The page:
Victoria always has her guard up, and at times makes decisions that the reader might be frustrated with. Yet, you still managed to keep readers sympathetic toward her and rooting for her.
That was absolutely the hardest thing to do, and I think it took three full drafts before I thought I got it. I knew from the very beginning that the book would succeed or fail based on that point. I wanted to be true to her character, and true to her experience, but as a reader you want to attach to the character. The flowers were actually a big part of how I tried to make that happen. I knew that in those early scenes, she wasn't going to be kind to other people; she didn't have it in her. But I wrote a lot about how she treats the plants, how gentle and loving she is with the flowers. I wanted to use that as a glimpse into what her character is capable of, even if she couldn't show it.
So many of the other characters are also really vivid and colorful. Did you have a favorite?
Not really. I would say that I have a special place in my heart for Elizabeth, Victoria's foster parent. In the first draft, I wrote her to be absolutely perfect, and then realized "Oh, I just wrote the person I want to be! And I'm not!" So I had to make her much more imperfect, but I still really like her.
What message do you hope the book sends about the foster care system in America today?
I hope that it creates an urgency in addressing the fact that what we're doing to young people aging out of the system is not okay. They often face homelessness, unemployment, or even incarceration. But I also hope the book paints a picture of these young people's spirit, resilience, and potential.
Can you talk about the Camellia Network and why you decided to create it?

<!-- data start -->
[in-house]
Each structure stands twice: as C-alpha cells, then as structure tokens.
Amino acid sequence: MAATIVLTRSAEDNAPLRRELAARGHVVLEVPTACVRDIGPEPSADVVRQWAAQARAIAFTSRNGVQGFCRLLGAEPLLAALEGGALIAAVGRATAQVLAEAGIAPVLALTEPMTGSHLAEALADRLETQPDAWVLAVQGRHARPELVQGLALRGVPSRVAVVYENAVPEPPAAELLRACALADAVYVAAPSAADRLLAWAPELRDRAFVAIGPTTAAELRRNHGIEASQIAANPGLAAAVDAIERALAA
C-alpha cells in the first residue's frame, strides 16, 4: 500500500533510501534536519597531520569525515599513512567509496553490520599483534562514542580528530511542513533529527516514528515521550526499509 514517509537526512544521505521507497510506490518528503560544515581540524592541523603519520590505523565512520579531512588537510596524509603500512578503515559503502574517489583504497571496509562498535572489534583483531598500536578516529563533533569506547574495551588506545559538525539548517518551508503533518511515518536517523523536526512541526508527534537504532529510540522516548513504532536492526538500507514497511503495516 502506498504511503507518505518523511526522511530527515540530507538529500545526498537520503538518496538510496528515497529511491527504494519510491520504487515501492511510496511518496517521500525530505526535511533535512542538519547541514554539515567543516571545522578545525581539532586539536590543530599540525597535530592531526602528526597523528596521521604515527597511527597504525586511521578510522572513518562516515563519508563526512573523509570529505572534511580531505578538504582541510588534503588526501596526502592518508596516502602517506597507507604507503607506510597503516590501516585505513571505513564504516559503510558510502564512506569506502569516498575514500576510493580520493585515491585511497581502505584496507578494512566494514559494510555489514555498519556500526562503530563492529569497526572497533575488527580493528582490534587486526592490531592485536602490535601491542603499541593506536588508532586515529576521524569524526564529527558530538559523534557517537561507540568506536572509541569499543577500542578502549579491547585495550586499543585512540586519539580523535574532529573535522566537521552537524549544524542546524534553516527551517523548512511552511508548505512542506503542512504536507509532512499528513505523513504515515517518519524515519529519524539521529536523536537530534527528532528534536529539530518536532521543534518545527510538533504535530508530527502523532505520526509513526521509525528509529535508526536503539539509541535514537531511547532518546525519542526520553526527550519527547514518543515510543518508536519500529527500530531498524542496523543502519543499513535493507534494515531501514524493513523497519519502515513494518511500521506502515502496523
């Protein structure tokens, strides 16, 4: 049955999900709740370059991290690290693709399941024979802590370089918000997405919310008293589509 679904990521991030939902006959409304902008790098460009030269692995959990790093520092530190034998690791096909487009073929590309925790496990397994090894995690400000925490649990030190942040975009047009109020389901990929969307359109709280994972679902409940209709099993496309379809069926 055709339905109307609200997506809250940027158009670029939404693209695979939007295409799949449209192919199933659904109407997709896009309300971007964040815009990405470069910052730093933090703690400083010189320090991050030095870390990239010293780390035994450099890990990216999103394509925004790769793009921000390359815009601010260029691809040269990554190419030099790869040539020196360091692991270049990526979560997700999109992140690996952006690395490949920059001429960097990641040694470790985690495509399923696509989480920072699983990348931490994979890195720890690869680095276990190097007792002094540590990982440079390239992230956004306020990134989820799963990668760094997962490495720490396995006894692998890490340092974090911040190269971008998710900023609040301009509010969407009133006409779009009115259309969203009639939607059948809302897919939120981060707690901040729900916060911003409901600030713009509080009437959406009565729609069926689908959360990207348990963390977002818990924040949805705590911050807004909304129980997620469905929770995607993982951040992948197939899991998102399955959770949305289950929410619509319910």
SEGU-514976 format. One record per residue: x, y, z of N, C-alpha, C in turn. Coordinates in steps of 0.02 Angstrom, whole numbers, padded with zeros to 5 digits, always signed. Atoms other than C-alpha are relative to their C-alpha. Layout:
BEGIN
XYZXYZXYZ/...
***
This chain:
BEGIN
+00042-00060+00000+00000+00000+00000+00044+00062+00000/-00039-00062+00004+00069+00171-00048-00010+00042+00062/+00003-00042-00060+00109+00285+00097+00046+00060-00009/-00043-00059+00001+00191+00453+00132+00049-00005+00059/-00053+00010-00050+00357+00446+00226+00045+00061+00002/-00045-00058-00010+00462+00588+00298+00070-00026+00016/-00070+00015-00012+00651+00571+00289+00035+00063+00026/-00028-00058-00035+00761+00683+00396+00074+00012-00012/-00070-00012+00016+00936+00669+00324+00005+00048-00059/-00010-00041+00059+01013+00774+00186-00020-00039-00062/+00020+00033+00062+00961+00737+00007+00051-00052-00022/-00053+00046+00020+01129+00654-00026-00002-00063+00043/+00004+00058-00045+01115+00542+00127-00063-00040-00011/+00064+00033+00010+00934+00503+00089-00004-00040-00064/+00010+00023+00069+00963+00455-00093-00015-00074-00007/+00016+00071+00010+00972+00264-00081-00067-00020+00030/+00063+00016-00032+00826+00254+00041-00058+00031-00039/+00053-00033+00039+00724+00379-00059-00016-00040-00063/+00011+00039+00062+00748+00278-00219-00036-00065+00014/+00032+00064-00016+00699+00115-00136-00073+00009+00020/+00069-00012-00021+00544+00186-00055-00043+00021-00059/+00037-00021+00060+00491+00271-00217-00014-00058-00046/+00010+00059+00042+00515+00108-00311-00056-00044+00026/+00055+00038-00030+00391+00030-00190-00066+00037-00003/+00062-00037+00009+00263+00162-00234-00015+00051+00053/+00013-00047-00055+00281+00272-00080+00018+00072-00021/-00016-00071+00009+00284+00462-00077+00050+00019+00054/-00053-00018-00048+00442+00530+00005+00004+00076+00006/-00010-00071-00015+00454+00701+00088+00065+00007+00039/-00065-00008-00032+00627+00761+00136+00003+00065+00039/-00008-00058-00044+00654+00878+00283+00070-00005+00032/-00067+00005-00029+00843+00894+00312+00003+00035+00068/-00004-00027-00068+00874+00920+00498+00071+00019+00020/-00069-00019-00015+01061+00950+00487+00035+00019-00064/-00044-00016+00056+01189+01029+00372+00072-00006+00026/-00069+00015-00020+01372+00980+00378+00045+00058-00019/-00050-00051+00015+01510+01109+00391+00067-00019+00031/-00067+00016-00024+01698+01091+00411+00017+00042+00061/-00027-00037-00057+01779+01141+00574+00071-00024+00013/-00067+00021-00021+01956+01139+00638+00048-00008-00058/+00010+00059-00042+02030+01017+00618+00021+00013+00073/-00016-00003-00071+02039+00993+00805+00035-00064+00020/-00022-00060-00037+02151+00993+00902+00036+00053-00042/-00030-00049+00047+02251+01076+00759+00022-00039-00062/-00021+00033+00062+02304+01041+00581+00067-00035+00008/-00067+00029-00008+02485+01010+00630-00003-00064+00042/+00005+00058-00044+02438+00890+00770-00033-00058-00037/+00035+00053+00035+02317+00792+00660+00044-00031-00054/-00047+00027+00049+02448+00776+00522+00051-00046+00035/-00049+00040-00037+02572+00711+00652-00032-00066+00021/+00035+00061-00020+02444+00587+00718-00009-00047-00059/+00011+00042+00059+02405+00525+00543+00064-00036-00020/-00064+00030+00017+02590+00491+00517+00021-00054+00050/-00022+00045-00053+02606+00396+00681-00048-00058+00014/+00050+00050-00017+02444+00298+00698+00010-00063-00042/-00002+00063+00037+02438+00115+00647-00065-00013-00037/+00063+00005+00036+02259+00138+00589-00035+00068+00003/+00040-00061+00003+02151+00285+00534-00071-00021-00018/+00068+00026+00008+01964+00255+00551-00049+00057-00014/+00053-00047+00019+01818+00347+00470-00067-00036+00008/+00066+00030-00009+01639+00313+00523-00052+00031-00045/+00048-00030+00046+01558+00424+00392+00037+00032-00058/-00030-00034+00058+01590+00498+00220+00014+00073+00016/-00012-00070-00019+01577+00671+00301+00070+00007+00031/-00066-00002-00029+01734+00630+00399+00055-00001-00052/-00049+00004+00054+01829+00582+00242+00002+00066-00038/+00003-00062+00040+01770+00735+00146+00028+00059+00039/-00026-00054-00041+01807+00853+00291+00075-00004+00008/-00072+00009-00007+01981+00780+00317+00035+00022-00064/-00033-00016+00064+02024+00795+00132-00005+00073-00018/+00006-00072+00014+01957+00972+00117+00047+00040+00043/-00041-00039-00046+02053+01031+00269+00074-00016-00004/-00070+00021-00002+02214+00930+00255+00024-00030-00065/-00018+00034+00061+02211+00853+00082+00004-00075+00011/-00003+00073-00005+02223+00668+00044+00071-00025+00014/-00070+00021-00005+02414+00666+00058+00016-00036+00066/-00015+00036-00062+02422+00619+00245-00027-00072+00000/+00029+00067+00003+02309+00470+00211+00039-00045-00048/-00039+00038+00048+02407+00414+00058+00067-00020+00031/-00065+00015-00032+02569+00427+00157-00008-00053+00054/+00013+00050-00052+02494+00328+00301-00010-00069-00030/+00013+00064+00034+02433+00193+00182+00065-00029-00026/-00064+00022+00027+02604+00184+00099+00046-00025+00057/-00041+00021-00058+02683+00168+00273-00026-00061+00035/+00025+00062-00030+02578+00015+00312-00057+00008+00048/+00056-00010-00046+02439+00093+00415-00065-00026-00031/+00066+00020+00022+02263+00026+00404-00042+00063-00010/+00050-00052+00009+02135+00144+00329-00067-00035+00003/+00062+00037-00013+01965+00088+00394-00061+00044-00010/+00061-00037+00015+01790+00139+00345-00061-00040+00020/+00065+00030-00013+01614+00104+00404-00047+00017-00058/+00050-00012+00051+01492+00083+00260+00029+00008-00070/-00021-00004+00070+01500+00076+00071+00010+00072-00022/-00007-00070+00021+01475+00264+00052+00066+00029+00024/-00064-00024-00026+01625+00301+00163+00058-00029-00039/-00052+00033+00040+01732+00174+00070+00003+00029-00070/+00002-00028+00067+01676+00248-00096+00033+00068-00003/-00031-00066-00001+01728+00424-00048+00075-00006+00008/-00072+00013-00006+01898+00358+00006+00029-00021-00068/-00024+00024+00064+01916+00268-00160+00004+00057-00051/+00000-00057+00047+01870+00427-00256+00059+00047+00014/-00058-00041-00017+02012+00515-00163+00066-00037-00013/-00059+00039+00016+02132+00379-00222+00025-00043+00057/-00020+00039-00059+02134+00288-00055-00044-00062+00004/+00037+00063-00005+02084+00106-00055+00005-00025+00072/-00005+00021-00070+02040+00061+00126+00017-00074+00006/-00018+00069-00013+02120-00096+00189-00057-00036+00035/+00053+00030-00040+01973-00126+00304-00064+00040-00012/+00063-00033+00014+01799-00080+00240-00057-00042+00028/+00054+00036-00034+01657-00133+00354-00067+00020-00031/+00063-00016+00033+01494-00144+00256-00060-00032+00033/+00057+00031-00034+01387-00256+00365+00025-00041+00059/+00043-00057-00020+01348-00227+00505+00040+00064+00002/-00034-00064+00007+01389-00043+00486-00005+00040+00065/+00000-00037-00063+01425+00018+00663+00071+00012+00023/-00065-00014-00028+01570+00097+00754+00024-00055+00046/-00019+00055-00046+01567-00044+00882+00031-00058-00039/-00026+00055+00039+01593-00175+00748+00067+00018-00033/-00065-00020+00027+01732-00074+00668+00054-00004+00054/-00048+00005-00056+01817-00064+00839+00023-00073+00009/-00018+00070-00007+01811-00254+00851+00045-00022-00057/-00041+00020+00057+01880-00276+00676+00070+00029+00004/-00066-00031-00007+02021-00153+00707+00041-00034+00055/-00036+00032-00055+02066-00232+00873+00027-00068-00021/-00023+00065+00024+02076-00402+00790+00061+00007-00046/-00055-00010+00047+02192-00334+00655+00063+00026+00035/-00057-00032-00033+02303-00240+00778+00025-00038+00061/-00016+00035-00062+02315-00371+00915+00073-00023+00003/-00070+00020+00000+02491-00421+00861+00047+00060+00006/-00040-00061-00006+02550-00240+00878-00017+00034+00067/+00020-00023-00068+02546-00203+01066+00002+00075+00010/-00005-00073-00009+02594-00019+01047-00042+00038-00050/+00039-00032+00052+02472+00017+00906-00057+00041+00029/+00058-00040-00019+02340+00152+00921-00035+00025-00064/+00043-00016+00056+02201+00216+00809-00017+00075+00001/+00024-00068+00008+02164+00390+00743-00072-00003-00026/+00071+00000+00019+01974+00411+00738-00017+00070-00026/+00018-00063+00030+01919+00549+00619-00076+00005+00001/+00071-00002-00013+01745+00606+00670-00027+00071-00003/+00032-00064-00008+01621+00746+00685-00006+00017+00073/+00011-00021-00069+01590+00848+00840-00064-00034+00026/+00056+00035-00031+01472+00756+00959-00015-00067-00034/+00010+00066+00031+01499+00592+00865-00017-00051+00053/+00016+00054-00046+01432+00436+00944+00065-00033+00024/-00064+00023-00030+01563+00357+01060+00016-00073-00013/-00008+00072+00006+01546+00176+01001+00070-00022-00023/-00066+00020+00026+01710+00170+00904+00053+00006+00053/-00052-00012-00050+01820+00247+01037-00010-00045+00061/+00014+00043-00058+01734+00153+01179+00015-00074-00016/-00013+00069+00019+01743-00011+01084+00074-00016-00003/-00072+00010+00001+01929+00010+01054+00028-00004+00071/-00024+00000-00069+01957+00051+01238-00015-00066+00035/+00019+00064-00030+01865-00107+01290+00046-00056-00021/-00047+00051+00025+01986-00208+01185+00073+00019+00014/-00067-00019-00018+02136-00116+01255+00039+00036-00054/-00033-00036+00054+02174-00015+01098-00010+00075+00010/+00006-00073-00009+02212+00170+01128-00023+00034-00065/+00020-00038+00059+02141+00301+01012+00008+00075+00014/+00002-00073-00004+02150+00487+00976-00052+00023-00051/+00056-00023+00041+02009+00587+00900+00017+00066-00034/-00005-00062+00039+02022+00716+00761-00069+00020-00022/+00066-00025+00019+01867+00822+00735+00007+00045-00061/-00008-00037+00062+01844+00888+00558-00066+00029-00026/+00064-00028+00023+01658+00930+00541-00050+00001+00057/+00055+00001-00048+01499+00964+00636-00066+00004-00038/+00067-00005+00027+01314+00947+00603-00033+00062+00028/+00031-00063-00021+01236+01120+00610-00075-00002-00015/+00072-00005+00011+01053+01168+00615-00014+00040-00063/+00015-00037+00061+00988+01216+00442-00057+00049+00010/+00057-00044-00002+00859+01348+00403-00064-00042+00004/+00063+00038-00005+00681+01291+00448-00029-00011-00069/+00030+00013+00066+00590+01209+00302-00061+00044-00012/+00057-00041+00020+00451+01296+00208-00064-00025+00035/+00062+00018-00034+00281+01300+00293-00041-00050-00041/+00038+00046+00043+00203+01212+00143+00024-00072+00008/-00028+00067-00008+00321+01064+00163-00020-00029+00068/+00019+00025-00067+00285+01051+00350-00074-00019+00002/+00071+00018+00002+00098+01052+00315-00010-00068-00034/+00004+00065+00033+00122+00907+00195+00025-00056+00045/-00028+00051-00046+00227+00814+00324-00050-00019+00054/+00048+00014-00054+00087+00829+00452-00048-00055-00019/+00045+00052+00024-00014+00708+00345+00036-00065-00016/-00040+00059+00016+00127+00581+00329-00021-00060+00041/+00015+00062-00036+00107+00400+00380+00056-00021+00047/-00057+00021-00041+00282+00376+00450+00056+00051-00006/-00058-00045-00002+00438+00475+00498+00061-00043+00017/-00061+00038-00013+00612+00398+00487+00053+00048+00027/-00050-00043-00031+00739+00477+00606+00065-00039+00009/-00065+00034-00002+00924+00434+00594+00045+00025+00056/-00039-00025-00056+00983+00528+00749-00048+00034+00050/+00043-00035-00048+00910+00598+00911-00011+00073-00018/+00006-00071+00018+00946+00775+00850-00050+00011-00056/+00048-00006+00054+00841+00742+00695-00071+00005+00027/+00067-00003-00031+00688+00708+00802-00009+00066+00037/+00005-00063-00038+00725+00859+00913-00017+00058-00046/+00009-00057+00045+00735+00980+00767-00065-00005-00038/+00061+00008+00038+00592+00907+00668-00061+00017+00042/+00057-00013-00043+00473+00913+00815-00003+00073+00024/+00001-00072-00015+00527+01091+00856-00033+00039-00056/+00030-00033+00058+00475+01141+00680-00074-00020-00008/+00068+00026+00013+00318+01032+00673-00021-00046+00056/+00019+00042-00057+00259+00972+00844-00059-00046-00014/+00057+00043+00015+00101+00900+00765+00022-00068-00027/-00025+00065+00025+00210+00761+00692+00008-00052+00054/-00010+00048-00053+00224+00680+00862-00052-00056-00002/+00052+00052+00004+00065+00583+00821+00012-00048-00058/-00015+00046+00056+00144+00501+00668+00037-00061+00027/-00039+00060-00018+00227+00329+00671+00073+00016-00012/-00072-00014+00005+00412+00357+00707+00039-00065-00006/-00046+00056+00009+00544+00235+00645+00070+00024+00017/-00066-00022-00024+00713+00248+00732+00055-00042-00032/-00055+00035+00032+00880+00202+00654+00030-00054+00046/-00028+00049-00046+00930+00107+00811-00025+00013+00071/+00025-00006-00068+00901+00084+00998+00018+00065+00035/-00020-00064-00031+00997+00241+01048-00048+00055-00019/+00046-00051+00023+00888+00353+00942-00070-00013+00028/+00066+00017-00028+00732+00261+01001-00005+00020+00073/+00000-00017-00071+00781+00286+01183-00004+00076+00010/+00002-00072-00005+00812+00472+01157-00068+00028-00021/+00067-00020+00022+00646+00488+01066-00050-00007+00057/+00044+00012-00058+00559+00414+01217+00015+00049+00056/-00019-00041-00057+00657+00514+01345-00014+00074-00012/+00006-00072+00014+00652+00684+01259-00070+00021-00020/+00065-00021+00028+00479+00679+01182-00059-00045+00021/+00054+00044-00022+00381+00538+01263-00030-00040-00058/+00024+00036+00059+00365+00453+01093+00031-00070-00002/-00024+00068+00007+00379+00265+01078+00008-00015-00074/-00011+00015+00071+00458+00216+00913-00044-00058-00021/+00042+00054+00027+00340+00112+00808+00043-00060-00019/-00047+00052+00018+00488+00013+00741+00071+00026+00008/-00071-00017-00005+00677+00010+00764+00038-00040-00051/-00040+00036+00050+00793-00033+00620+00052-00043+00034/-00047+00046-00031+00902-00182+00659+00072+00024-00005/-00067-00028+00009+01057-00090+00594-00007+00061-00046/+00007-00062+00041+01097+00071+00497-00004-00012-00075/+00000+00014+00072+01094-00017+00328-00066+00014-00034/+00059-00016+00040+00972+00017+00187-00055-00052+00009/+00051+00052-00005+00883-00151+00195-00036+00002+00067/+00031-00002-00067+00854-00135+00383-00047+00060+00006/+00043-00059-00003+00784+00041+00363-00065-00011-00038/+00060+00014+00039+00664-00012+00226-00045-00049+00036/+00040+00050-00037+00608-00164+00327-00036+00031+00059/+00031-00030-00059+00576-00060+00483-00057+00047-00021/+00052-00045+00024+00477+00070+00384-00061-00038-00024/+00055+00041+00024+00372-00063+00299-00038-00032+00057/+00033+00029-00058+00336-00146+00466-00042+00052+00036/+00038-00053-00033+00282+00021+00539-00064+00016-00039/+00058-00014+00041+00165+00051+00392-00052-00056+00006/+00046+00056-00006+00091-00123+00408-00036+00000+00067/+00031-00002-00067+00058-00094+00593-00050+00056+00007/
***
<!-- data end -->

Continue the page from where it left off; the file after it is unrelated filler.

For the book, I've done a lot of traveling in and outside the country. Everywhere I've been, people have said to me, "I didn't know this was happening! And what can I do to help?" Our system is such that if you are not able or willing to be a foster parent to a child, there's not much you can do to help.
And so I started Camellia Network to make it known that there are young people all across the country who are aging out of the system with very specific goals and needs. I believe that if we can find these young people and highlight their goals and what they need to be successful, and then give citizens all across the country a way to be involved, I think we can really make change. Technology allows us to connect people in a way that has not possible before.
The very first person we helped was a young man named Sirrele. He had been accepted to UCLA, so the Camellia Network put everything a young person would need to go to college on something like a wedding registry. Then people all across the country could log on and buy his sheets or his towels or his computer, and then also send messages of support. We're currently building a new interactive platform. Not only will you be able to buy something off a registry for a young person and leave a note of encouragement, but you'll also be able to stay connected over time and give support as they need it.